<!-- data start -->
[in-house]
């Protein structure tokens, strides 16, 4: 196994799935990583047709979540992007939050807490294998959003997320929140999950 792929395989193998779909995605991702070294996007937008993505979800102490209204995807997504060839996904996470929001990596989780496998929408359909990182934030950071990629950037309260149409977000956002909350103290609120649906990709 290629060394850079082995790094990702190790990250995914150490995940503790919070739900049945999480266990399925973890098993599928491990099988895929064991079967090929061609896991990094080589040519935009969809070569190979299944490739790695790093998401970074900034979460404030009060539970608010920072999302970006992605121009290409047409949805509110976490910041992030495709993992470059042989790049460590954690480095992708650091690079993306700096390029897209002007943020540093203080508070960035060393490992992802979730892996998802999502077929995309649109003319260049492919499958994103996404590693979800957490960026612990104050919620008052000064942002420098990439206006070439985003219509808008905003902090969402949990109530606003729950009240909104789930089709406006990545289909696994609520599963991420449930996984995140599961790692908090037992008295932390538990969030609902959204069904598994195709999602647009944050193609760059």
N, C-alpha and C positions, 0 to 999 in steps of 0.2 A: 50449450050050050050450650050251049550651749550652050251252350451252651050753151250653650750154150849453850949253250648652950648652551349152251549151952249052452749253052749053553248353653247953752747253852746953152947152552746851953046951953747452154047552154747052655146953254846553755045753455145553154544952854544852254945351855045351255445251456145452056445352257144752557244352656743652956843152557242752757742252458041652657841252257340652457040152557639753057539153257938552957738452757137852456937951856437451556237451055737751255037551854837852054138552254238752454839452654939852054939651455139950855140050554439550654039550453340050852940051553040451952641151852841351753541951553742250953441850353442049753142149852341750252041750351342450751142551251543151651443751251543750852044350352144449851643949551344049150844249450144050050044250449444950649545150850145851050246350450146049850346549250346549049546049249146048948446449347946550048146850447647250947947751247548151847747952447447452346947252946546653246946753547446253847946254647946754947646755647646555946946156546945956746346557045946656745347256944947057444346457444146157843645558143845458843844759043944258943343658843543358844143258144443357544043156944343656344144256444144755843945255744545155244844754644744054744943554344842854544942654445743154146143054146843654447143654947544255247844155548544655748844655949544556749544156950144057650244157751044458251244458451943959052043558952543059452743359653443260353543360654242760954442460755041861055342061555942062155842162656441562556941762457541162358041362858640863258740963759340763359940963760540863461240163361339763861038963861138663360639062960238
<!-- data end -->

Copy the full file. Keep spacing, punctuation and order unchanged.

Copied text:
[in-house]
């Protein structure tokens, strides 16, 4: 196994799935990583047709979540992007939050807490294998959003997320929140999950 792929395989193998779909995605991702070294996007937008993505979800102490209204995807997504060839996904996470929001990596989780496998929408359909990182934030950071990629950037309260149409977000956002909350103290609120649906990709 290629060394850079082995790094990702190790990250995914150490995940503790919070739900049945999480266990399925973890098993599928491990099988895929064991079967090929061609896991990094080589040519935009969809070569190979299944490739790695790093998401970074900034979460404030009060539970608010920072999302970006992605121009290409047409949805509110976490910041992030495709993992470059042989790049460590954690480095992708650091690079993306700096390029897209002007943020540093203080508070960035060393490992992802979730892996998802999502077929995309649109003319260049492919499958994103996404590693979800957490960026612990104050919620008052000064942002420098990439206006070439985003219509808008905003902090969402949990109530606003729950009240909104789930089709406006990545289909696994609520599963991420449930996984995140599961790692908090037992008295932390538990969030609902959204069904598994195709999602647009944050193609760059």
N, C-alpha and C positions, 0 to 999 in steps of 0.2 A: 50449450050050050050450650050251049550651749550652050251252350451252651050753151250653650750154150849453850949253250648652950648652551349152251549151952249052452749253052749053553248353653247953752747253852746953152947152552746851953046951953747452154047552154747052655146953254846553755045753455145553154544952854544852254945351855045351255445251456145452056445352257144752557244352656743652956843152557242752757742252458041652657841252257340652457040152557639753057539153257938552957738452757137852456937951856437451556237451055737751255037551854837852054138552254238752454839452654939852054939651455139950855140050554439550654039550453340050852940051553040451952641151852841351753541951553742250953441850353442049753142149852341750252041750351342450751142551251543151651443751251543750852044350352144449851643949551344049150844249450144050050044250449444950649545150850145851050246350450146049850346549250346549049546049249146048948446449347946550048146850447647250947947751247548151847747952447447452346947252946546653246946753547446253847946254647946754947646755647646555946946156546945956746346557045946656745347256944947057444346457444146157843645558143845458843844759043944258943343658843543358844143258144443357544043156944343656344144256444144755843945255744545155244844754644744054744943554344842854544942654445743154146143054146843654447143654947544255247844155548544655748844655949544556749544156950144057650244157751044458251244458451943959052043558952543059452743359653443260353543360654242760954442460755041861055342061555942062155842162656441562556941762457541162358041362858640863258740963759340763359940963760540863461240163361339763861038963861138663360639062960238